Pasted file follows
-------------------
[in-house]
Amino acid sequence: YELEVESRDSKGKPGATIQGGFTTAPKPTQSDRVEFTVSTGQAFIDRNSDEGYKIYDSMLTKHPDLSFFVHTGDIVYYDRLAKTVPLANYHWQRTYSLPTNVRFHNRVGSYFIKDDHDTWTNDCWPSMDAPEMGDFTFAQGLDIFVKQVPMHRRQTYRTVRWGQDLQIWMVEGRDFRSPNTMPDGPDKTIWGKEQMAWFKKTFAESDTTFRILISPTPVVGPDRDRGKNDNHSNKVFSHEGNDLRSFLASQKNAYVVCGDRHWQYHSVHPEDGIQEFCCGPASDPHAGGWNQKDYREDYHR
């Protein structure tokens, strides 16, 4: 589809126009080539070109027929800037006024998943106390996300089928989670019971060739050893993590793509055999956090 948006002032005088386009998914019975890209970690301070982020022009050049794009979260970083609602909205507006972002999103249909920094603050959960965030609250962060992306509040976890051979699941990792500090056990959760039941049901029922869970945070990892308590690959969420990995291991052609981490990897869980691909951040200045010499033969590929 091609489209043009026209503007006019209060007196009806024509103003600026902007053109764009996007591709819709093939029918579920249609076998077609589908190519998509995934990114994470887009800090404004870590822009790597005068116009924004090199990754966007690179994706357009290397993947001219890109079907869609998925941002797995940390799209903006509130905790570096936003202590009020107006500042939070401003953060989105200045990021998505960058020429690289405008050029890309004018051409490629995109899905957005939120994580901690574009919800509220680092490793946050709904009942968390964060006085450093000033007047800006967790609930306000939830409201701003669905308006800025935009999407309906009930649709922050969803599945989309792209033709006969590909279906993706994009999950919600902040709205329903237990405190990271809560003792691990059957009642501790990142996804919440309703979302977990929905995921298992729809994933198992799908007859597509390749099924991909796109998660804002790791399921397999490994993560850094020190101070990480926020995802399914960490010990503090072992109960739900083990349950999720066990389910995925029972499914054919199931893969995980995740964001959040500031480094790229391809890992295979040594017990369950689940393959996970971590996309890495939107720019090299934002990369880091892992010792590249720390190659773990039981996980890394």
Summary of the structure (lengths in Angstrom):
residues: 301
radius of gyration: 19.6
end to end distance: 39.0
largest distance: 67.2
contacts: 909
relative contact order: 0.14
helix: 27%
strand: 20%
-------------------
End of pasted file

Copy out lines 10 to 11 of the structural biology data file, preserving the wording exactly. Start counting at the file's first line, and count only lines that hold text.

relative contact order: 0.14
helix: 27%